The iPad worked pretty well for the most part. I discovered a lot about using the iPad for creative work, and learned to “trust” JPEGs again. That’s because there are no RAW converters for Olympus RAW files on iOS (nor on Android for that matter). In spite of some quirks, the combination was good enough that I depended on it again in April of this year on another Japan business trip, and I’m going to use it once more this December in Japan. The iPad Air 2 and the E-M10 make a portable, potent combination. With WiFi connectivity I can push my finished work up to Flickr, Instagram, and WordPress (especially blogging). And with the purchase of an iPhone 6s Plus, I can use either iDevice to pull images off the E-M10 and use pretty much the same post processing workflow. I still need the iPad with its keyboard for writing.

I was happy enough that by March I purchased a refurbished late 2012 Mac Mini Server model. That allowed me to begin to tie backups from my iPad and my wife’s mid-2012 MBP together. And it was from the Mac Mini that I grew comfortable with OS X. And that helped to ease the decision to purchase an iPhone 6s Plus to replace my Galaxy S4 in early November. That, and Apple’s Upgrade Program. With the Upgrade Program, combined with Apple’s software upgrade policy across their iOS devices, I can now maintain an up-to-date iDevice, the phone. Every year now I’ll get a new ‘S’ device. Right now my opinion of the iPhone with Apple’s custom ARM chips is that anything else is a waste of money. The iPhone is that good.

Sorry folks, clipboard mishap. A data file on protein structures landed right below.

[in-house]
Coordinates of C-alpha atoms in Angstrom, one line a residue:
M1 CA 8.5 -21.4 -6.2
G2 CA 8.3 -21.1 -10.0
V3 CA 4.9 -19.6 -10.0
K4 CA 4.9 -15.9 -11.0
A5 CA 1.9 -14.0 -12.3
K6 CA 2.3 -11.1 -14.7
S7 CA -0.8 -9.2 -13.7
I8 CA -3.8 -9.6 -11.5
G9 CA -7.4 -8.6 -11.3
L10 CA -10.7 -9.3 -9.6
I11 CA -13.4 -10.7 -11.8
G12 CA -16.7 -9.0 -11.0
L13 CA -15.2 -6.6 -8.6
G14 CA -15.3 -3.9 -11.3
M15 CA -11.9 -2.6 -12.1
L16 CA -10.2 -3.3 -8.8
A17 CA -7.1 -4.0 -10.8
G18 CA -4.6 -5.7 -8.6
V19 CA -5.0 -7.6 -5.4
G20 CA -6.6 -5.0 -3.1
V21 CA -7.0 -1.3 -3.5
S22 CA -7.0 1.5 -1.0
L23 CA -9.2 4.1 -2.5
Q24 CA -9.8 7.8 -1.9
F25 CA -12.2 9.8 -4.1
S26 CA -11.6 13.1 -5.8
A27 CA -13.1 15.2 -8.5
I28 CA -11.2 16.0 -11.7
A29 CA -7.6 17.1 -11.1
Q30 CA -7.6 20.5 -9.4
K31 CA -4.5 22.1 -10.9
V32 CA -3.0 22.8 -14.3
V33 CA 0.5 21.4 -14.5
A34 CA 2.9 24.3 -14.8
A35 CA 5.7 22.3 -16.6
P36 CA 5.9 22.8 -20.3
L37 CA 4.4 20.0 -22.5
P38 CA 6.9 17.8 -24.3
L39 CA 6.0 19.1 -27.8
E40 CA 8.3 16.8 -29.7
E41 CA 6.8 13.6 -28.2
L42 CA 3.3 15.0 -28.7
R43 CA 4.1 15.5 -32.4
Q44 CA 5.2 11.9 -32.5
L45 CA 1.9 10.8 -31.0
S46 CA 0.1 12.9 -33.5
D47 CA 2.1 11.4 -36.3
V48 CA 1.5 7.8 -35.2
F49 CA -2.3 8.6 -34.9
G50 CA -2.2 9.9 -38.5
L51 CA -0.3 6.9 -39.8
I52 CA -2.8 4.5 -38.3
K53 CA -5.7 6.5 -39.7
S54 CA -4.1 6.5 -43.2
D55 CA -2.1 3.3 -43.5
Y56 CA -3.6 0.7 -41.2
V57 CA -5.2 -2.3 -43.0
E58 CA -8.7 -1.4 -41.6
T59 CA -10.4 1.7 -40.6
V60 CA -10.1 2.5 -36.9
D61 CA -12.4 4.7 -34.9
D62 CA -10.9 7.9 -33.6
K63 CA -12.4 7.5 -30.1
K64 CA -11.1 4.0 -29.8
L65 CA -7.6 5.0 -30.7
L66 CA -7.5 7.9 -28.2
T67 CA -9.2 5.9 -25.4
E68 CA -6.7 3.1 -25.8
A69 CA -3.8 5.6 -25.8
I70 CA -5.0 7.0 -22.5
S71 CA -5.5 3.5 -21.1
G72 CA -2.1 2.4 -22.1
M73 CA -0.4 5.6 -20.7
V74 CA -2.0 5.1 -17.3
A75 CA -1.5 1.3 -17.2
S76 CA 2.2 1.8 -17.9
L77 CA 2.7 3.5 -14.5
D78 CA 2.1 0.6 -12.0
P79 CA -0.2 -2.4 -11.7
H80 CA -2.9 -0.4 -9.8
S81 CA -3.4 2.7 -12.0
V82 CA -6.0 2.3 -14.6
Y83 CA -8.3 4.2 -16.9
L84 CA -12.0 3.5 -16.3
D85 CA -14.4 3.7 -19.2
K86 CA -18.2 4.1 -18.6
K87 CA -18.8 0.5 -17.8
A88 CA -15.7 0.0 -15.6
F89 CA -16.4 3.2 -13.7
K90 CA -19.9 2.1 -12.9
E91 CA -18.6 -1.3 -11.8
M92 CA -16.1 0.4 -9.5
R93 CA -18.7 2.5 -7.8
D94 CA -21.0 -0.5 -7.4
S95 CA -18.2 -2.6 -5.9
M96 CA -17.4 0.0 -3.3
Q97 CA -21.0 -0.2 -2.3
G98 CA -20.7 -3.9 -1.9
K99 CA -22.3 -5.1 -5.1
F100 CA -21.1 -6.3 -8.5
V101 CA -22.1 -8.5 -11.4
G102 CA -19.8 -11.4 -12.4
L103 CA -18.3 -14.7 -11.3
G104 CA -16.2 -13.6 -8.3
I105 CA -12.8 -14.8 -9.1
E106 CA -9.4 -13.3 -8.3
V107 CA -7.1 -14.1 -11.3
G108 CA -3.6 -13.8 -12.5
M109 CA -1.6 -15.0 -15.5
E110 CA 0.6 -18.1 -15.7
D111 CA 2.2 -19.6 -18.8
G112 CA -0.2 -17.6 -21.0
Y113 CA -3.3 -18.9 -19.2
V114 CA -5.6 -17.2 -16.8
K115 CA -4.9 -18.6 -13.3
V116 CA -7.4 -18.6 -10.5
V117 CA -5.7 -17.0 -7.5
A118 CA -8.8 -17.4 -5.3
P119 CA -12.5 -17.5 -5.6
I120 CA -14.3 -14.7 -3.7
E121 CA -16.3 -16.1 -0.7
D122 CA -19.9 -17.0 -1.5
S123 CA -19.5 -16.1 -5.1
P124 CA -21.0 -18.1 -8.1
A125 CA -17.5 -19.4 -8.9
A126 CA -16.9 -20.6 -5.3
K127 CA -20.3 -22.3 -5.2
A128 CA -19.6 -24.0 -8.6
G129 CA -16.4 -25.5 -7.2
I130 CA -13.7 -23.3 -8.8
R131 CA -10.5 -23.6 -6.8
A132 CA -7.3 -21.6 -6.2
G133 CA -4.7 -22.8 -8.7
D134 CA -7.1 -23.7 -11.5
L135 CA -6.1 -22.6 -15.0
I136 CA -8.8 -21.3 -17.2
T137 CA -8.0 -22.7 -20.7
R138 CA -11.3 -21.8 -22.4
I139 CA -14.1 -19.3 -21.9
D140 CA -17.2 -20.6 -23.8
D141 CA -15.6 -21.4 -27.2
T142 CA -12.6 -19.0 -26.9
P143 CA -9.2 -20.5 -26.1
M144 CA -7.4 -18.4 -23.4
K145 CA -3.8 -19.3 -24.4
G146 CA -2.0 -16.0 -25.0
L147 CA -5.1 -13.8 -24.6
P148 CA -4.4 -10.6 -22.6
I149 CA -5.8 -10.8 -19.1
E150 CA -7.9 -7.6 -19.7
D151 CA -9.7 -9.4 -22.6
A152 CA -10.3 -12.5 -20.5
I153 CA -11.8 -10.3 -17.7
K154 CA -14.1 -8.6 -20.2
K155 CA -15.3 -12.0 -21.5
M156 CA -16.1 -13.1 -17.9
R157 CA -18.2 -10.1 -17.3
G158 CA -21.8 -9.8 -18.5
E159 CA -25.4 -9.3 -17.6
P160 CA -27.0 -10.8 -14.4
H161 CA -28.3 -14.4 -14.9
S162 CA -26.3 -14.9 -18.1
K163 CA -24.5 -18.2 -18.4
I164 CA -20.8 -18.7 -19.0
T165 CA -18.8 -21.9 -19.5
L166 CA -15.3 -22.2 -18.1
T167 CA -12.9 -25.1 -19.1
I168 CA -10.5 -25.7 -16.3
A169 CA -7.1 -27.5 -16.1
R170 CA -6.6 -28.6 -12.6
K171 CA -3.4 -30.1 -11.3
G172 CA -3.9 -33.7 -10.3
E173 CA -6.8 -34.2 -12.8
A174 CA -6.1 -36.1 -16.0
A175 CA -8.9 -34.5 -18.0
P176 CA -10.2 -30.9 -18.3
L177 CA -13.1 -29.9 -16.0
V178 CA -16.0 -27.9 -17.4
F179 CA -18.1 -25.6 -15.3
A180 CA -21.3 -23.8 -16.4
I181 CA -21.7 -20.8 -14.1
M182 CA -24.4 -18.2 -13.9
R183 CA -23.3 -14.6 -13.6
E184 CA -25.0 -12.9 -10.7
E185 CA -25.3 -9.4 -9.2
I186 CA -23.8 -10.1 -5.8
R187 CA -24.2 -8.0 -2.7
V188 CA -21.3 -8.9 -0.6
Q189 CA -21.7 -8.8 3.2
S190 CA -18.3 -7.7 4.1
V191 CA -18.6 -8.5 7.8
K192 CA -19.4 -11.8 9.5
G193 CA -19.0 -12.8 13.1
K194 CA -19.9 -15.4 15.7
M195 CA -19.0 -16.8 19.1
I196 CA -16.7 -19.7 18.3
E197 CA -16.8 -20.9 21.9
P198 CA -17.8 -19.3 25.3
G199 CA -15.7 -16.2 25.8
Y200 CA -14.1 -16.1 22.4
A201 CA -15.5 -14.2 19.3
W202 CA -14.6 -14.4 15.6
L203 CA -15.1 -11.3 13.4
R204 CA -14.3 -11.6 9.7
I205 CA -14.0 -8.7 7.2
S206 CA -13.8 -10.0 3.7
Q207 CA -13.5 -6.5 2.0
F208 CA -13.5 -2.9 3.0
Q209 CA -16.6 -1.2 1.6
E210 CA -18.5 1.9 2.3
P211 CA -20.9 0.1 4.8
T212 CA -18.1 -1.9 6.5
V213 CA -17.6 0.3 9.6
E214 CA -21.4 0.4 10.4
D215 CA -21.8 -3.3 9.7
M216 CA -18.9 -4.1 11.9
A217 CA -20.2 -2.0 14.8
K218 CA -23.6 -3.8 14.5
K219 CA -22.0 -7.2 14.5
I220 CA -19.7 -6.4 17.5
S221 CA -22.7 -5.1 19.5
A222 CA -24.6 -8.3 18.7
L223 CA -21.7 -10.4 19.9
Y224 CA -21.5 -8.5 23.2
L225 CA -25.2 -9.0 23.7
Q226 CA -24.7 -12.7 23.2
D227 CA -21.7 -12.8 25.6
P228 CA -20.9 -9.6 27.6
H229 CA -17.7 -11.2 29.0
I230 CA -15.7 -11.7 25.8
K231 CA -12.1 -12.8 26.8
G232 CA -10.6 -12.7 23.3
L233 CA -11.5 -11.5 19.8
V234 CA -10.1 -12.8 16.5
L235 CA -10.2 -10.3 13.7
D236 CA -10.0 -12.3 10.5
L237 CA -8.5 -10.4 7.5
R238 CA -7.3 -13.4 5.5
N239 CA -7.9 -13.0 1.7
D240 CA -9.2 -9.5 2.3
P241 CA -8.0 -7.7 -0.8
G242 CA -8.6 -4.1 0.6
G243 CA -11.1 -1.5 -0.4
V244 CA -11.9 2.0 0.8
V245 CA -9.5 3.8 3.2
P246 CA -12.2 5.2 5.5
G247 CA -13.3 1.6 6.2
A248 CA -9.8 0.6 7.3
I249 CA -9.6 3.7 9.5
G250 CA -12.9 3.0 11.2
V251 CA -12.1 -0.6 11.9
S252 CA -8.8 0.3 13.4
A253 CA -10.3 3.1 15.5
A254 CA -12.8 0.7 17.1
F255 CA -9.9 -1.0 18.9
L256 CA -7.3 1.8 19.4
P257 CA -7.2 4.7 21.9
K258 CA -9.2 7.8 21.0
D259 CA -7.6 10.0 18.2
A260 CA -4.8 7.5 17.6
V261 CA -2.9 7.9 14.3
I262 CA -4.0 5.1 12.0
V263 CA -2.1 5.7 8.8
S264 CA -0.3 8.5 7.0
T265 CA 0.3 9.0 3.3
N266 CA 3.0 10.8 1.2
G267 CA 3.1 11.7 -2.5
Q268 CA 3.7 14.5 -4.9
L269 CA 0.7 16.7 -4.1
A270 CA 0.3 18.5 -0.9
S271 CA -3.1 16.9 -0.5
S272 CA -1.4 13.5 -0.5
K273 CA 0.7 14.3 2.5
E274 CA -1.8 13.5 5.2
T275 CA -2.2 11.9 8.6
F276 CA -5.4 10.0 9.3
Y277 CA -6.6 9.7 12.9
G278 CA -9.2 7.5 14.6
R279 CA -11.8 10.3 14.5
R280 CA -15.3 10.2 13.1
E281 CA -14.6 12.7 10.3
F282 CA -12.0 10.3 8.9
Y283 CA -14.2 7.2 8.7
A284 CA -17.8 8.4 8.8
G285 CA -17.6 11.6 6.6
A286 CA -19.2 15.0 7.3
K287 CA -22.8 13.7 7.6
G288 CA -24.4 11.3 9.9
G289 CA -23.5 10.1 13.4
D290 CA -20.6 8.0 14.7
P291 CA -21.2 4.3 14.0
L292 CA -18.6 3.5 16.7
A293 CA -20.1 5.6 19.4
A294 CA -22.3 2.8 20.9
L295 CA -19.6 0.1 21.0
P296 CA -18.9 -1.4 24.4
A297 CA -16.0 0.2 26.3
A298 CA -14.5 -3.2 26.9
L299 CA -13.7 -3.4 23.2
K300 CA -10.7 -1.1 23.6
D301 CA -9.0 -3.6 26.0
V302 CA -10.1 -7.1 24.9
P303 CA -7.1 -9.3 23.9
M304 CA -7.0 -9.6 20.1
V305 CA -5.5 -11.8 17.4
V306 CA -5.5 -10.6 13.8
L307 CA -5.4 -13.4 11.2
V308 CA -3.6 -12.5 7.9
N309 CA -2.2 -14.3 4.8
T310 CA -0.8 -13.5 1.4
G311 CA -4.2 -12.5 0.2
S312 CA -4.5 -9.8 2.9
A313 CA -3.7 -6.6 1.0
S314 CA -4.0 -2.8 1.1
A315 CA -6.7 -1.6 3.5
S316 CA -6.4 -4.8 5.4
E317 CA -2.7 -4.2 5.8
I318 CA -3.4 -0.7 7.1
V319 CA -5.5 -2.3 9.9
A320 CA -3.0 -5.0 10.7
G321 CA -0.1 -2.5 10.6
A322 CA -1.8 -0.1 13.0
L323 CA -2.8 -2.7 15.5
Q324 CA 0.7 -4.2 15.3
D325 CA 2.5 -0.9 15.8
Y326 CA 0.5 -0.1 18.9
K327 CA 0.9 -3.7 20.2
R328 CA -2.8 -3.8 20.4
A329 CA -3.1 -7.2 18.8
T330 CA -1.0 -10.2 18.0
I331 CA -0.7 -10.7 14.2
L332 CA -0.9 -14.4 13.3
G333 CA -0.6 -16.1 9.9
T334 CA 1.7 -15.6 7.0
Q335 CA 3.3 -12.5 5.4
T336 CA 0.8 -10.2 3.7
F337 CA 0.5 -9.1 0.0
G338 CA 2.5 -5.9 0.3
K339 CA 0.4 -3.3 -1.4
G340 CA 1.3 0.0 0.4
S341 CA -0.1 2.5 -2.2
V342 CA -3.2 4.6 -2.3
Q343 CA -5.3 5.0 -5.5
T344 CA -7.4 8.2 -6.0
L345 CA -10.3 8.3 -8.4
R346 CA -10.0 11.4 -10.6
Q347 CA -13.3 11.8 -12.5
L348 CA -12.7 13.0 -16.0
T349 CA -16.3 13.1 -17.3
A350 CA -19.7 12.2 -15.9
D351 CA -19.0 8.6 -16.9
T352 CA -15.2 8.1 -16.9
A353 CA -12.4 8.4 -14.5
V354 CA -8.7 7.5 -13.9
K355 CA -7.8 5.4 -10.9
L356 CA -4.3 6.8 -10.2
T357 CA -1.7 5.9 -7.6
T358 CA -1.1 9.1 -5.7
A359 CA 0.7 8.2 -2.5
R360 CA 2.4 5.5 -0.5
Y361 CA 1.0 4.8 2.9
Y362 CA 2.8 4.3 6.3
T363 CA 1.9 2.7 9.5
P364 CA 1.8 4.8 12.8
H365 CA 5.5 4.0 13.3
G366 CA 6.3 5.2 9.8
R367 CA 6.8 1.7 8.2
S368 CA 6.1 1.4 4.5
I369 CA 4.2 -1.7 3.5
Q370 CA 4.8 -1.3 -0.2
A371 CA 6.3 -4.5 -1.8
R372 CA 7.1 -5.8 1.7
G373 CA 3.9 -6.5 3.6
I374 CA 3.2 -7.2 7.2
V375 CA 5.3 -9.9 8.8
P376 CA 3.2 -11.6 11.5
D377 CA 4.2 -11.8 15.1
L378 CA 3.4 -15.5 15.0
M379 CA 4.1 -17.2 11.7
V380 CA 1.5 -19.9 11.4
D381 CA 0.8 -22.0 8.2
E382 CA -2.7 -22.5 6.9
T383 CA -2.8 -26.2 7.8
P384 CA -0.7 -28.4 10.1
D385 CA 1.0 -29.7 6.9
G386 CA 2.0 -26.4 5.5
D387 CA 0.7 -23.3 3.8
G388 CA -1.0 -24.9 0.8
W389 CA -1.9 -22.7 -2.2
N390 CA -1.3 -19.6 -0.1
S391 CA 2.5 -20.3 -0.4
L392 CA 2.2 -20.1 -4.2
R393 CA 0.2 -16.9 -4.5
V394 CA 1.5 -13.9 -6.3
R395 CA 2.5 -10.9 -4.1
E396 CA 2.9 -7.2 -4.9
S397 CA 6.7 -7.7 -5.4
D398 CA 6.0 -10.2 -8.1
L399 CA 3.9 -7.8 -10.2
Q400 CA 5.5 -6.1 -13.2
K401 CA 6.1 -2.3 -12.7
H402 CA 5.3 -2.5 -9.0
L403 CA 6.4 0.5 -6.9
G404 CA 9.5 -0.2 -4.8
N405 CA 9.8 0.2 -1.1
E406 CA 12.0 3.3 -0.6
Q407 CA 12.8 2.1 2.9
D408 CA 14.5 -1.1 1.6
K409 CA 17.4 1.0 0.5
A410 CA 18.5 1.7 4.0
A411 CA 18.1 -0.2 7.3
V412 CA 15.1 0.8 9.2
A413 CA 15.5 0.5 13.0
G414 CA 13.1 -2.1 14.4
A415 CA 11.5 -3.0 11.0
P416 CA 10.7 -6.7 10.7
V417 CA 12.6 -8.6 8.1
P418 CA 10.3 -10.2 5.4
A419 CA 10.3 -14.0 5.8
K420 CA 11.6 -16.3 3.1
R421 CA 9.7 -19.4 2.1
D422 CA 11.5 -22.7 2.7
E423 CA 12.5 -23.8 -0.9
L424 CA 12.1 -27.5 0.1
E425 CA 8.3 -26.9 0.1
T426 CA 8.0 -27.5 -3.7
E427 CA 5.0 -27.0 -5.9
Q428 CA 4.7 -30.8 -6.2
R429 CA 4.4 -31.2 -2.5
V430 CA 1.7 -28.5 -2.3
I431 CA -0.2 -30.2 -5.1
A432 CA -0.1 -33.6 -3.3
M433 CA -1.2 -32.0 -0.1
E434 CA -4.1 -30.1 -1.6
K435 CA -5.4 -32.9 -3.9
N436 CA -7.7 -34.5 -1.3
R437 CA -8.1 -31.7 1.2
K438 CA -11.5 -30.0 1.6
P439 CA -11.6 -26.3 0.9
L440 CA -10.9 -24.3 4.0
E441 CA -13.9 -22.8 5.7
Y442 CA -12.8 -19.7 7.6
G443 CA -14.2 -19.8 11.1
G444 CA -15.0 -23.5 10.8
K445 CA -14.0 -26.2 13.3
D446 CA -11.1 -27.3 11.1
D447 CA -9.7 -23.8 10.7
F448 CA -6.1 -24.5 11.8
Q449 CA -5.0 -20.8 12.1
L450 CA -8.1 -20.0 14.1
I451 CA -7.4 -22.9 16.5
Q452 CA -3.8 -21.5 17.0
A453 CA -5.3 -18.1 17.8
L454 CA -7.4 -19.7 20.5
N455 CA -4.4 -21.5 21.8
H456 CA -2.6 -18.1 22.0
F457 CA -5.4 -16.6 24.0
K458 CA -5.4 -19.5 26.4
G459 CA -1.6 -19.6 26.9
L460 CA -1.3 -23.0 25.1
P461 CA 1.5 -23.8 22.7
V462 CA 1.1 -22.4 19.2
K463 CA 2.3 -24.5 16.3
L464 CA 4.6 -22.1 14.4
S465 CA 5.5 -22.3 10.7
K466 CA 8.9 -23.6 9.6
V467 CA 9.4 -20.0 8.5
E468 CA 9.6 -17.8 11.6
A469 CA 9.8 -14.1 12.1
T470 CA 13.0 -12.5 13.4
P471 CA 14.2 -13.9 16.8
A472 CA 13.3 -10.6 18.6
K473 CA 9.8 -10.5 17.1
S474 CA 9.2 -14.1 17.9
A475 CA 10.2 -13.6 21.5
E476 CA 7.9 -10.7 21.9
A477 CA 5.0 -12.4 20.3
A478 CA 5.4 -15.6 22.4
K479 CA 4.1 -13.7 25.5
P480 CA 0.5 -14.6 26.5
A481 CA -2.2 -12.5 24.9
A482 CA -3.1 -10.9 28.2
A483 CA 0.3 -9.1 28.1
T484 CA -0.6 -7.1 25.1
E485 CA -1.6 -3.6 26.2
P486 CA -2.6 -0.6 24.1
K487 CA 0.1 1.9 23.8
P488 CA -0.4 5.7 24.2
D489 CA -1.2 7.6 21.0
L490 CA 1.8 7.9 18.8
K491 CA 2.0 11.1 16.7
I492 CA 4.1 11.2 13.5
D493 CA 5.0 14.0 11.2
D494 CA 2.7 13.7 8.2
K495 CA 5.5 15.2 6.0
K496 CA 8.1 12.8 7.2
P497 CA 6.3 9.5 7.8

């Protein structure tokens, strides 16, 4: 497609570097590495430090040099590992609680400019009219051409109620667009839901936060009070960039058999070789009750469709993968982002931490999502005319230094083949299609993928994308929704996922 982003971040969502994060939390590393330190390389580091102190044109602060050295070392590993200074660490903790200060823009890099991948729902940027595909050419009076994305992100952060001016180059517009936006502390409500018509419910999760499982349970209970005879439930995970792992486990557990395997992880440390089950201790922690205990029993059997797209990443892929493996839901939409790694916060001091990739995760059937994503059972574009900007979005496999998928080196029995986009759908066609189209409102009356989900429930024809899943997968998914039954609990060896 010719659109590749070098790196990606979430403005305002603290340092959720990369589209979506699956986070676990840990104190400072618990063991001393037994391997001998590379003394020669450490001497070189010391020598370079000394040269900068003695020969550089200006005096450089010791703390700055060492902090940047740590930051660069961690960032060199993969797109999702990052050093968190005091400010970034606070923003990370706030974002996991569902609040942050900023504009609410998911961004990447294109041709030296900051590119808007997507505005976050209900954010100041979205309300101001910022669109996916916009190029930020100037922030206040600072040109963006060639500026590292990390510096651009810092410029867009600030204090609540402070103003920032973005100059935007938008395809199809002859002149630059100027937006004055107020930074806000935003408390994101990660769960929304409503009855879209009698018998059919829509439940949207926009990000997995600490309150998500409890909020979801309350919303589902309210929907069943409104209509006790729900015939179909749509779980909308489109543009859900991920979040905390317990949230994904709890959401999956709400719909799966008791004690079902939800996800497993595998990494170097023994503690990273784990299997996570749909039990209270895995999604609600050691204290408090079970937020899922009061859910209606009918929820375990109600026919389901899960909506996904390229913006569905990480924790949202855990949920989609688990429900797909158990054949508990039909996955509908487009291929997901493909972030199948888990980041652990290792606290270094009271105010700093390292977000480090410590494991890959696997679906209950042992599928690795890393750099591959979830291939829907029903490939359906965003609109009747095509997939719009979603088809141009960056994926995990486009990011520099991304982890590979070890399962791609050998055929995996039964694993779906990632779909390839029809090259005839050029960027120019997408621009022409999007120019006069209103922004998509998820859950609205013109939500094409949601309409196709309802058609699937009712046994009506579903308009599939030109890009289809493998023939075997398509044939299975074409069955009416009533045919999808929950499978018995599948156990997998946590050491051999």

All of which led me to the purchase of the MBP. I purchased that for the express purpose of replacing, over time, my Samsung 17″ Chronos 7 notebook running Windows 10 as well as my much older Samsung running Ubuntu 15.04. The MBP is combining what I consider the best attributes of both.

The desktop should remind Ubuntu users of Ubuntu’s Unity desktop, with the dock to the left. I chose this combination because I learned, on my Mac Mini Server, that I could have the equivalent of Windows and Linux under one environment. The key Windows feature I want and need is Office. The pieces of Office I need are Word, Excel and PowerPoint. And they work pretty much across either Windows or OS X. There is no office for Linux and there may never be. Trying to work with complex Office documents with LibreOffice, the best of the free office suites on Linux, is a recipe for slow madness. I know, I tried.

And if I need a “pure” Linux? I’ve discovered I can get that by running one or more Linux distributions on OS X via VirtualBox.

Languages such as Oracle’s latest Java, Google’s Go, Python, and Rust are dead simple to drop into the OS X environment. The biggest and the best, Swift, is available through Xcode. And I can share, via a common folder on the OS X file system, files between the Linux VM and native tools on OS X.

Time permitting I’ll do a more detailed comparison between the individual Apple devices and everybody else. But for now I have to say I’m pretty well satisfied. It’s certainly not perfect, but it’s better than most else I’ve been dealing with over the past two-plus years. In spite of what the current critics may say, Apple’s hardware and software is more than good enough, and in many cases, better than the current state of the competition for my use. Your milage, as they always say, will vary.

For me, however, I’m all in with Apple.